- Changes in farming (fewer, larger businesses operating vehicles covering greater distances, changes in cropping patterns, growth in contracting sector)
- Weather patterns (climate change leading to wetter autumns and winters)
- Rural road use (more vehicles travelling further distances at greater speeds)
Farmers and vehicle operators who deposit mud on the road are potentially liable for a range of offences. This guidance note is not a complete statement of the law or of your possible liabilities.
A range of powers is available to the police and Highways Department, primarily under the Highways Act 1980, the Road Traffic Act 1988. Highways Act 1980 Section 137 “If a person, without lawful authority or excuse, in any way wilfully obstructs the free passage along a highway he is guilty of an offence”. Highways Act 1980 Section 148 “If without lawful authority or excuse a person deposits anything whatsoever on a highway to the interruption of any user of the highway he is guilty of an offence”.
What you SHOULD do:
- Be prepared to hire in equipment - check availability in advance
- Keep to your own farm roads and minor roads whenever possible
- Keep to low speeds - especially when travelling a short distance - to help retain mud on the vehicle.
- Be prepared to keep a written record of your decisions on whether or not to deploy signs and/or to clean the road
What you MUST do:
- Do everything possible to prevent mud being deposited on the road. This includes cleaning mud from vehicles, as far as practicable, before they are taken onto the road. The fact that cleaning mud off tractors and attachments is commercially inconvenient may not be a defence in law.
- Only use signs that are authorised. The recommended sign shows the ‘Slippery Road’ triangle with ‘Mud on Road’ sub plate. If appropriate, the ‘Men at Work’ sign should be used. Signs must be at least 750mm.. Make sure they are positioned to give maximum visibility and warning to other road users.
- Clean the road as necessary during the working day and always at the end of the working day.
- Ensure that labour and equipment is available and is suitable for the soil and weather conditions present.
- Where a contractor is used, ensure that prior agreement is reached on who is responsible for mud on road issues (signage, cleaning etc) and ensure that adequate public liability insurance is in place.
Highways Act 1980 Section 161 “If a person, without lawful authority or excuse, deposits anything whatsoever on a highway in consequence of which a user of the highway is injured or endangered, that person is guilty of an offence”. Furthermore, the Road Traffic Act 1988 covers situations where a mechanically propelled vehicle is driven dangerously on a road. Driving dangerously can include driving a vehicle in a state that could cause danger to others. Punishment for these offences ranges from fines to imprisonment.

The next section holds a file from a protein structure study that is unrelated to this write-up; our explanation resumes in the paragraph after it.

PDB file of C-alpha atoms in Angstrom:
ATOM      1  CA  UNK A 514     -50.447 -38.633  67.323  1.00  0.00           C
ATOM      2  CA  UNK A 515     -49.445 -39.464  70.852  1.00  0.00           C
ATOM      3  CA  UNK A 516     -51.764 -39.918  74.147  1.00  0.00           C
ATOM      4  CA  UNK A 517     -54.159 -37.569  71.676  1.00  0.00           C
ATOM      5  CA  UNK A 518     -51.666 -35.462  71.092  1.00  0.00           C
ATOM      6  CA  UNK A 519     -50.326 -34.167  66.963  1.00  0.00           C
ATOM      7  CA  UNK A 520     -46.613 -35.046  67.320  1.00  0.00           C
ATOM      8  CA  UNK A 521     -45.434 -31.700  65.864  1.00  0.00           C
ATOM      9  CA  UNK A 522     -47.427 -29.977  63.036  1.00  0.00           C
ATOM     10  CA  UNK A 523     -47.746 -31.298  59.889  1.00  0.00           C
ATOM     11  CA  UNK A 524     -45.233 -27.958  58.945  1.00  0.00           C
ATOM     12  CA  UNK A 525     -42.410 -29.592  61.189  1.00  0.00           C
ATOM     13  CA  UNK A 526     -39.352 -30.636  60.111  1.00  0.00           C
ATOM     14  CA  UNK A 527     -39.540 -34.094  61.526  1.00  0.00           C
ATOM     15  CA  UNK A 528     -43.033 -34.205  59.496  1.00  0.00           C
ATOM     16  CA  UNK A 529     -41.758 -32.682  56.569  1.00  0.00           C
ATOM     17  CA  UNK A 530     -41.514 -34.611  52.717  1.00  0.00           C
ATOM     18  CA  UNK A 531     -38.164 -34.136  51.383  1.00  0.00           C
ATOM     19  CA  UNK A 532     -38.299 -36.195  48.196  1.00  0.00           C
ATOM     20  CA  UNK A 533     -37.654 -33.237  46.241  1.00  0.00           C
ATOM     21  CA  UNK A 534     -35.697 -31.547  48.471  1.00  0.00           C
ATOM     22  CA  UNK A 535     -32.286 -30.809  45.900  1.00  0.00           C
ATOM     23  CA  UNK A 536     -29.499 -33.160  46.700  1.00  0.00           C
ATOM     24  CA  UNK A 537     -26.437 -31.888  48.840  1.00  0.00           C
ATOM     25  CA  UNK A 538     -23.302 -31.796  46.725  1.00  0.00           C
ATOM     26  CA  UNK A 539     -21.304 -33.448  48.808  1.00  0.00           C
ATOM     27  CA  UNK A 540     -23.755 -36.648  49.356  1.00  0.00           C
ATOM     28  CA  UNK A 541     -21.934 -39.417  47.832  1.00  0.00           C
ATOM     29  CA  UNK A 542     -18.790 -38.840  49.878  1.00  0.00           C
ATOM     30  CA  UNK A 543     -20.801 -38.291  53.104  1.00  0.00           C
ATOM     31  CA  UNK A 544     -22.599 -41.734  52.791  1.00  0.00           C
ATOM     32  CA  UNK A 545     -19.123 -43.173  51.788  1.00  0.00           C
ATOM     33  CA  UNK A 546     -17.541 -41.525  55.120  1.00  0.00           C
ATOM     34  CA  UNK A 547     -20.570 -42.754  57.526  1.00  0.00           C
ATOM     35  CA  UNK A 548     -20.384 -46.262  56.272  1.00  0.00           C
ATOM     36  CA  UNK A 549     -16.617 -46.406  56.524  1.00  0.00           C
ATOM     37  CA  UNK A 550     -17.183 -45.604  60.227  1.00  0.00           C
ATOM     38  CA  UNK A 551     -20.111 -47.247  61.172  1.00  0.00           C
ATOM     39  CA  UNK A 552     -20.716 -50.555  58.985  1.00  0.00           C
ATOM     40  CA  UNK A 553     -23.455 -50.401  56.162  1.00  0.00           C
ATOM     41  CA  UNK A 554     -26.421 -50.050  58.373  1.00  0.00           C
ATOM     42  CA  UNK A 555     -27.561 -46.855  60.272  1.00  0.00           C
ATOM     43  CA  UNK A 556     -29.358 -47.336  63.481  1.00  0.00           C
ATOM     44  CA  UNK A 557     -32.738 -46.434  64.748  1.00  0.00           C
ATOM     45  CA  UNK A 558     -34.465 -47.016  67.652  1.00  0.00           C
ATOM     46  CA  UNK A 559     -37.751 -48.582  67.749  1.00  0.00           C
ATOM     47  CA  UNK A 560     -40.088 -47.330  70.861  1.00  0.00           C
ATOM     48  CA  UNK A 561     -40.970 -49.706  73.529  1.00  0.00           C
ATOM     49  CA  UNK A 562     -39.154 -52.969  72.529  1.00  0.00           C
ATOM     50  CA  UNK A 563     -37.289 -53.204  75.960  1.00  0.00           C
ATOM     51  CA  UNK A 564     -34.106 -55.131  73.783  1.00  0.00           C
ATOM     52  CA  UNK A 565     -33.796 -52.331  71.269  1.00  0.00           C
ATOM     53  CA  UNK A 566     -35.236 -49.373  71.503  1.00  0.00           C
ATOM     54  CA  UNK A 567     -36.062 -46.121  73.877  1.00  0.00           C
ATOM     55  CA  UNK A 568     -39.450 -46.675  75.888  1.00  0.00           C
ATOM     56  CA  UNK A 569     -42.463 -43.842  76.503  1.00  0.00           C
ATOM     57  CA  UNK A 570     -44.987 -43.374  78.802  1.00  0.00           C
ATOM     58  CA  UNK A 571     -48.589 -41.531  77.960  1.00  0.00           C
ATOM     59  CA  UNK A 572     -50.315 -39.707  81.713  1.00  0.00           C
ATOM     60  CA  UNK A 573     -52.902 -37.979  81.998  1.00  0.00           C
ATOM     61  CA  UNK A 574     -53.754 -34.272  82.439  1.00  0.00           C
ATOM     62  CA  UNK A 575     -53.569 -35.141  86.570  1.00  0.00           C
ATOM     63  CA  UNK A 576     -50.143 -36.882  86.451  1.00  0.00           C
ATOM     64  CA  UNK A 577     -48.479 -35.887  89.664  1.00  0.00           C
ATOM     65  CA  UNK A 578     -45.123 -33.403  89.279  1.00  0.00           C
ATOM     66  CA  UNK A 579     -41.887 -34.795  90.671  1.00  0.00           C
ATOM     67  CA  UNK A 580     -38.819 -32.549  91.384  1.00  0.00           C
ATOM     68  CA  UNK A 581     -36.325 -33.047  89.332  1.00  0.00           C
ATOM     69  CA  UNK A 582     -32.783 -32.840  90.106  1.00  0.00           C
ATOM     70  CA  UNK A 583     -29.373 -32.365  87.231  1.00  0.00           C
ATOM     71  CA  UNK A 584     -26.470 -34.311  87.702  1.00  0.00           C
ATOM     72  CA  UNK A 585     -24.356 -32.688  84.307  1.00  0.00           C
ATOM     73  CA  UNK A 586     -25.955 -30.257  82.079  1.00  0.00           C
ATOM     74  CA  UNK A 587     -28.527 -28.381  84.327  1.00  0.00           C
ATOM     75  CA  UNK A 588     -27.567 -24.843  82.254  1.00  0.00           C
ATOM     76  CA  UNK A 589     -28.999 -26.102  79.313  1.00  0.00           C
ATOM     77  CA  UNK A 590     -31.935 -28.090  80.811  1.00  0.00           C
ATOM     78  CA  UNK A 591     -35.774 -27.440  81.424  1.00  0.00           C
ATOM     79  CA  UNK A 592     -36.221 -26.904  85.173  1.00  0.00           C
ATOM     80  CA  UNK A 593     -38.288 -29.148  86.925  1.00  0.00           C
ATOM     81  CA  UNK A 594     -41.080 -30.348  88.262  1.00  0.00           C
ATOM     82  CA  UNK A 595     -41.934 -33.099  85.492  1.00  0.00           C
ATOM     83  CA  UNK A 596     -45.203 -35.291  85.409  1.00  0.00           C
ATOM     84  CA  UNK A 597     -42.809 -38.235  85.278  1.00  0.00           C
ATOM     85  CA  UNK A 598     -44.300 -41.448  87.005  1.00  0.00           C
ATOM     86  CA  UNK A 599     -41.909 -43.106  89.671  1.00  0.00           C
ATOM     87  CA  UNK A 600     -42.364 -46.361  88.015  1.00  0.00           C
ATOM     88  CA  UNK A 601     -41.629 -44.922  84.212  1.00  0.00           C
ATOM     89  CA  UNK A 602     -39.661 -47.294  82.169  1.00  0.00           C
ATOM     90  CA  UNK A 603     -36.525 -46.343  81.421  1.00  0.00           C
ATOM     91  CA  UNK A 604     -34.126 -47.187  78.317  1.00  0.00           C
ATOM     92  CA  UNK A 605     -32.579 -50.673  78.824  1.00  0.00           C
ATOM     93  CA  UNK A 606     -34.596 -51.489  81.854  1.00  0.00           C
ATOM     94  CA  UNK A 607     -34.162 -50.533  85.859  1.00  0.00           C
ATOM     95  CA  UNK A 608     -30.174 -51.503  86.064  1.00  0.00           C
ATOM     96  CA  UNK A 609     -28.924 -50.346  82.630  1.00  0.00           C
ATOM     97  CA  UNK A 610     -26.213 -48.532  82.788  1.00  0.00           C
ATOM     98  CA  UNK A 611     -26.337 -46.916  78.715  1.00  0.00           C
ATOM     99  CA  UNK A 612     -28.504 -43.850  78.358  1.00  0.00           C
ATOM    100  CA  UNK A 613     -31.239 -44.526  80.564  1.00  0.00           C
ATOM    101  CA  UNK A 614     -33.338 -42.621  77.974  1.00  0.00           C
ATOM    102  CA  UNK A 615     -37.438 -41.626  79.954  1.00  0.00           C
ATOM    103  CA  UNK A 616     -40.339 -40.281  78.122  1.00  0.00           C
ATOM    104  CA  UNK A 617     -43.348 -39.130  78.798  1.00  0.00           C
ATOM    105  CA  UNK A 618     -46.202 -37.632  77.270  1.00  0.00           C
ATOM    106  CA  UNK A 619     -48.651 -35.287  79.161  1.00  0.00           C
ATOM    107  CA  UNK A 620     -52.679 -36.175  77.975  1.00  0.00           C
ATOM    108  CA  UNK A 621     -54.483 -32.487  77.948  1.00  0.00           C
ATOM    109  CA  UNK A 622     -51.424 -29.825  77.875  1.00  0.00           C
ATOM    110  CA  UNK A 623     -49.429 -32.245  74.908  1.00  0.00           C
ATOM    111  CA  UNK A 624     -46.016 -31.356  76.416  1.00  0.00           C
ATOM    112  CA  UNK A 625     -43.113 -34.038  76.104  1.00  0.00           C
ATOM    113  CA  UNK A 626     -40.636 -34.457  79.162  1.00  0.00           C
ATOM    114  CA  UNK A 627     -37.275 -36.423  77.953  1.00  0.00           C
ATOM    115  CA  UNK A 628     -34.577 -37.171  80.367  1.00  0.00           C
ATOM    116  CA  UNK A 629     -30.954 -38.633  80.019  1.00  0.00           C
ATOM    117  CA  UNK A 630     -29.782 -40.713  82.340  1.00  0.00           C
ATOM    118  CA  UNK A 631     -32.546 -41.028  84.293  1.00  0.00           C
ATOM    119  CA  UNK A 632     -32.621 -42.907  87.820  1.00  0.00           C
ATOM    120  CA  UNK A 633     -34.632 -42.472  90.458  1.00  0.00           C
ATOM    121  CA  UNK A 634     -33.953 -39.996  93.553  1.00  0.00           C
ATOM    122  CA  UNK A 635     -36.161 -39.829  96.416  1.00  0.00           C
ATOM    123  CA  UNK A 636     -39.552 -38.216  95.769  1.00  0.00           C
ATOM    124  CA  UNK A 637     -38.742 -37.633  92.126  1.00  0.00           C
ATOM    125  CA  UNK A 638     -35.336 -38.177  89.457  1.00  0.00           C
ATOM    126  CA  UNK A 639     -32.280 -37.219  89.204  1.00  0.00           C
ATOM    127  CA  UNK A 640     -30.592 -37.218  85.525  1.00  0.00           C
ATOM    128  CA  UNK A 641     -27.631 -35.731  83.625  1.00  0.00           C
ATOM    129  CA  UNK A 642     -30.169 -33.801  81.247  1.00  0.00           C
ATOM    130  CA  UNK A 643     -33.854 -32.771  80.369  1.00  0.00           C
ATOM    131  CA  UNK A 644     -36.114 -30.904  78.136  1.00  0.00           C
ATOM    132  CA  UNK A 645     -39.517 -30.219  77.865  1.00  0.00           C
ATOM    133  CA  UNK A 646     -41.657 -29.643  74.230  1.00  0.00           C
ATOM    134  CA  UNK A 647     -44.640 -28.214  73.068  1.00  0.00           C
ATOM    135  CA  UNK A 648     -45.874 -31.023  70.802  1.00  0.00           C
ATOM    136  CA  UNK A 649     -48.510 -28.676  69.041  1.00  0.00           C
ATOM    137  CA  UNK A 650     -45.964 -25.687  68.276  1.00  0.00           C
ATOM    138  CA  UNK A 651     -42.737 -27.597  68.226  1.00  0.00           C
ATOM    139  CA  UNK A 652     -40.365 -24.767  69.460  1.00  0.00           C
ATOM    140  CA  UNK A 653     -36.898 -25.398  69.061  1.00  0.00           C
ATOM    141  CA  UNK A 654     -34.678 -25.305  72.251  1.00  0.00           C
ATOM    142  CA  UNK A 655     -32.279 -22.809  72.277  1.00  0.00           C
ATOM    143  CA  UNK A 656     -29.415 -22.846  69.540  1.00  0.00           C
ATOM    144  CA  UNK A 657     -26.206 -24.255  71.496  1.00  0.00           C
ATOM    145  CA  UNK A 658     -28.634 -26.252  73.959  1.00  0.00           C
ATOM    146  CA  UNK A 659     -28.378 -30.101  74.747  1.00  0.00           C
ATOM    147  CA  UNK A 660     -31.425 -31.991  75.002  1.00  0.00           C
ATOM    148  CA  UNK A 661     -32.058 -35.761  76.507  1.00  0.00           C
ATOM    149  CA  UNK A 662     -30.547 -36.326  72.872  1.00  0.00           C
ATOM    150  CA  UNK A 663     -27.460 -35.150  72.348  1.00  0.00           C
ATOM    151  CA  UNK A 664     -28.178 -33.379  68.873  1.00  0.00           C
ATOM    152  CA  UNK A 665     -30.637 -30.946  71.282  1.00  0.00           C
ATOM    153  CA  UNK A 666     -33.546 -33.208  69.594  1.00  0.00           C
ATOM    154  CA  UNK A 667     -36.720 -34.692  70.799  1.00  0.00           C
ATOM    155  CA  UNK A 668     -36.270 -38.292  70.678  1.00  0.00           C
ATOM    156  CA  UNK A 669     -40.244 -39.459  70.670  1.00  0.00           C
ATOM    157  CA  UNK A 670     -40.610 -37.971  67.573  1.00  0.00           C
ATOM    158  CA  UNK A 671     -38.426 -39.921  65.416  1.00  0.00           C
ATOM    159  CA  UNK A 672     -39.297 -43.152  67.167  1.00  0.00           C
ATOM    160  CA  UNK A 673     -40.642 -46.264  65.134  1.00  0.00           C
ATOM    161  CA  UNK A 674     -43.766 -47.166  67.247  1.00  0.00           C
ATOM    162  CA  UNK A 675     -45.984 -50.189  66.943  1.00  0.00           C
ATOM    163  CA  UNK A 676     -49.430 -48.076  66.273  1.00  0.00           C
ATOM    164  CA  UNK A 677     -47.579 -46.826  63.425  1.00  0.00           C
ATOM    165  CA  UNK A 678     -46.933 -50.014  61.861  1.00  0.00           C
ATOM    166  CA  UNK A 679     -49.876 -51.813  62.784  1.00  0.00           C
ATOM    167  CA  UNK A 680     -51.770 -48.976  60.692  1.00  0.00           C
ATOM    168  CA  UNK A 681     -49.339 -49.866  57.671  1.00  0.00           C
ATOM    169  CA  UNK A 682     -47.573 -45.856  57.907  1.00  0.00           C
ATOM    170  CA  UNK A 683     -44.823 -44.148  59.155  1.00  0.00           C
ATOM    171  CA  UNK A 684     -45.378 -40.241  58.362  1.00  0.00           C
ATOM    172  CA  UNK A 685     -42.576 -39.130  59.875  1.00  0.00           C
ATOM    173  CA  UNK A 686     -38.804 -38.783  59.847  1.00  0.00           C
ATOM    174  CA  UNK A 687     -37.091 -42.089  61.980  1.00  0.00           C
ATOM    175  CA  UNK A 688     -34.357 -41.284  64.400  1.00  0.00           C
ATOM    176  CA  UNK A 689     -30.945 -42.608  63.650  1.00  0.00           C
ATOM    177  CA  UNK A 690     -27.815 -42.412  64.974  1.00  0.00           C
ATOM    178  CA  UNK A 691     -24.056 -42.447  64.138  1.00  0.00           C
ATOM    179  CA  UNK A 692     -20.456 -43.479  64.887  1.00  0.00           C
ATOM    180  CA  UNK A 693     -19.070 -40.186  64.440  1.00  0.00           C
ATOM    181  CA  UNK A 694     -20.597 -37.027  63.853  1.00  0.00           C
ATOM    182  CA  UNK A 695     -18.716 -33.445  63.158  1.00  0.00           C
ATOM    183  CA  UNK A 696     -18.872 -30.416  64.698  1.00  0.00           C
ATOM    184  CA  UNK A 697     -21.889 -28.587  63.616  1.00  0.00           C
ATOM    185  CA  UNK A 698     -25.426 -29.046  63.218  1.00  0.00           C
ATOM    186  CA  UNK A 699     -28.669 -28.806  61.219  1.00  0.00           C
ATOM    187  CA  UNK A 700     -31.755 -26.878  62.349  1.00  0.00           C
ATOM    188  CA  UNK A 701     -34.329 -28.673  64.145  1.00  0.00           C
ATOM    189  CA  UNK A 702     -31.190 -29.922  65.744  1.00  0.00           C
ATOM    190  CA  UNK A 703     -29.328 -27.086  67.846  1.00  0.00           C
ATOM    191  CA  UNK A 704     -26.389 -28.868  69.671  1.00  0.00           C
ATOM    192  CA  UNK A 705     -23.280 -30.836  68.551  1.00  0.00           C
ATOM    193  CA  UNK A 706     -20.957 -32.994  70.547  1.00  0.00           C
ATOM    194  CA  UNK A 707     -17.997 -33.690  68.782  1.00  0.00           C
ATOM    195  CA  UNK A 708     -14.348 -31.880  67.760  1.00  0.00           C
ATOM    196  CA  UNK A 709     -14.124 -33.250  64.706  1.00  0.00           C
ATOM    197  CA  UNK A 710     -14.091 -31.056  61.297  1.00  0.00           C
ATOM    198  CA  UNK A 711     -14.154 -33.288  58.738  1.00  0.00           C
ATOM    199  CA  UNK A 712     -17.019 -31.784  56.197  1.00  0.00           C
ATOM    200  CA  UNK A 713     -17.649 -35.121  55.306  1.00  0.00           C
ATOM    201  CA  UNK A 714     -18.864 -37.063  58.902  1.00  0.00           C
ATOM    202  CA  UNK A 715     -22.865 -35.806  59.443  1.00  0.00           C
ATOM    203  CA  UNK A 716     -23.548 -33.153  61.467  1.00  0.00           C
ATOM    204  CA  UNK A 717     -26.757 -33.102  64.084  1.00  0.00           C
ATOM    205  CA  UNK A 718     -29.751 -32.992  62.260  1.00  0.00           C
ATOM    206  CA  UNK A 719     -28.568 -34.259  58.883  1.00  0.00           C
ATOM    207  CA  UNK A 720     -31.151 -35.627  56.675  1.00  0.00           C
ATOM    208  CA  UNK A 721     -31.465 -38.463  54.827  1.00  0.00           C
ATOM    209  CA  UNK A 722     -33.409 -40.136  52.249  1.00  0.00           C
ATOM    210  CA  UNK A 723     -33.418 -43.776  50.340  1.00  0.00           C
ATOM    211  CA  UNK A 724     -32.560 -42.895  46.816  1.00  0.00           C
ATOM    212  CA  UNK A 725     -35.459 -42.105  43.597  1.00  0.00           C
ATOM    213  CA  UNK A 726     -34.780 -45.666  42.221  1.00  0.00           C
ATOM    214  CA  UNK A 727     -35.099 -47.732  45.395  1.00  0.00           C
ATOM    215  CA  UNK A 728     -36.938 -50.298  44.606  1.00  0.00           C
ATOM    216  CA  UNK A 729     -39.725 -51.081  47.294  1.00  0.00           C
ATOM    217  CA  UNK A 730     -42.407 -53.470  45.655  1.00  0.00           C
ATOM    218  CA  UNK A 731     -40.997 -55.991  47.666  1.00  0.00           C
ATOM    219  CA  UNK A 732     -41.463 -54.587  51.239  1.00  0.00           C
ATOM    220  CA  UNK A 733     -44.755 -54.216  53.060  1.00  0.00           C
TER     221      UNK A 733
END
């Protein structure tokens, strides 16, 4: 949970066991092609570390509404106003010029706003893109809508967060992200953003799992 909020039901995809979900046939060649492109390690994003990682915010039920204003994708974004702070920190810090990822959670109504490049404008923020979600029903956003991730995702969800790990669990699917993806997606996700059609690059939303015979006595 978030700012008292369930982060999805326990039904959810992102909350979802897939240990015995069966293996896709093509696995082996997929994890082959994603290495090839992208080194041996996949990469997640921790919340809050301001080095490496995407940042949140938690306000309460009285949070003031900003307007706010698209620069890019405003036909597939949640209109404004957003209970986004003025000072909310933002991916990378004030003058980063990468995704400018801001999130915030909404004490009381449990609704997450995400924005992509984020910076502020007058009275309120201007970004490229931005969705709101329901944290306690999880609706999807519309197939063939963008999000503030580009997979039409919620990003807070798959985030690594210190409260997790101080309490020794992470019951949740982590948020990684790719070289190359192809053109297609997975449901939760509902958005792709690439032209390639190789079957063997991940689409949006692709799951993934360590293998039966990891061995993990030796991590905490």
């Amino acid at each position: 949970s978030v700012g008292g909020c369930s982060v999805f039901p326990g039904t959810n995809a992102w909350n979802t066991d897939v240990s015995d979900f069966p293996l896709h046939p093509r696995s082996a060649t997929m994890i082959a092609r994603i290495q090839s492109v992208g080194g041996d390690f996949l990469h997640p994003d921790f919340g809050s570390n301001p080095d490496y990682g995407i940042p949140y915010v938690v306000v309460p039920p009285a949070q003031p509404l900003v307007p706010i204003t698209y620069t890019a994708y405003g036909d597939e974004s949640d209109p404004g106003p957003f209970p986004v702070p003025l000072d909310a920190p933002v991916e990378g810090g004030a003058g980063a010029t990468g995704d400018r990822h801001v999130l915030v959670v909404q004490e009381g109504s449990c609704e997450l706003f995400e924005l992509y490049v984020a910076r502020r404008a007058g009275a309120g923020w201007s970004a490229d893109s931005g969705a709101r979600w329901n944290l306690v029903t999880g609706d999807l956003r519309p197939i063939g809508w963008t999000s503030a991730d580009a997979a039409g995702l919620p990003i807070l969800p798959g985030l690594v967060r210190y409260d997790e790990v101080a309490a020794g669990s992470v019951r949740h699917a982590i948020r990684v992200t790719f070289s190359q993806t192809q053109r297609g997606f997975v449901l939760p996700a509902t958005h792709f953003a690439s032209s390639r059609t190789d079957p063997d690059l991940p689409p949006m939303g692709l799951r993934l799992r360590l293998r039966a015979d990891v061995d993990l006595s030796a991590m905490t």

Civil action can occur where the presence of mud results in personal injury, damage to property, loss or inconvenience. The presence of mud can constitute a public nuisance and loss or injury can result in a claim for negligence.
Health and safety
Under the Health and Safety at Work Act 1974, employers have a duty to look after the health and safety, not only of themselves, their family and employees, but of anyone who may be affected by their working operations. Employees also have responsibilities to themselves and others.
Recovery of clean up costs by Highways Authority
The Council/Highways Authority has a duty to assert and protect the rights of road users. Section 149 of the Highways Act 1980 gives the Highways Authority the power to clean the road and recover its expenses from the person causing the obstruction.
This guidance note is not a definitive guide of responsibility and conduct. Compliance with it will not provide exemption from liability but may be used by enforcement officers as a checklist when visiting the scene of the incident or site of public complaint.
Last updated: 27 October 2010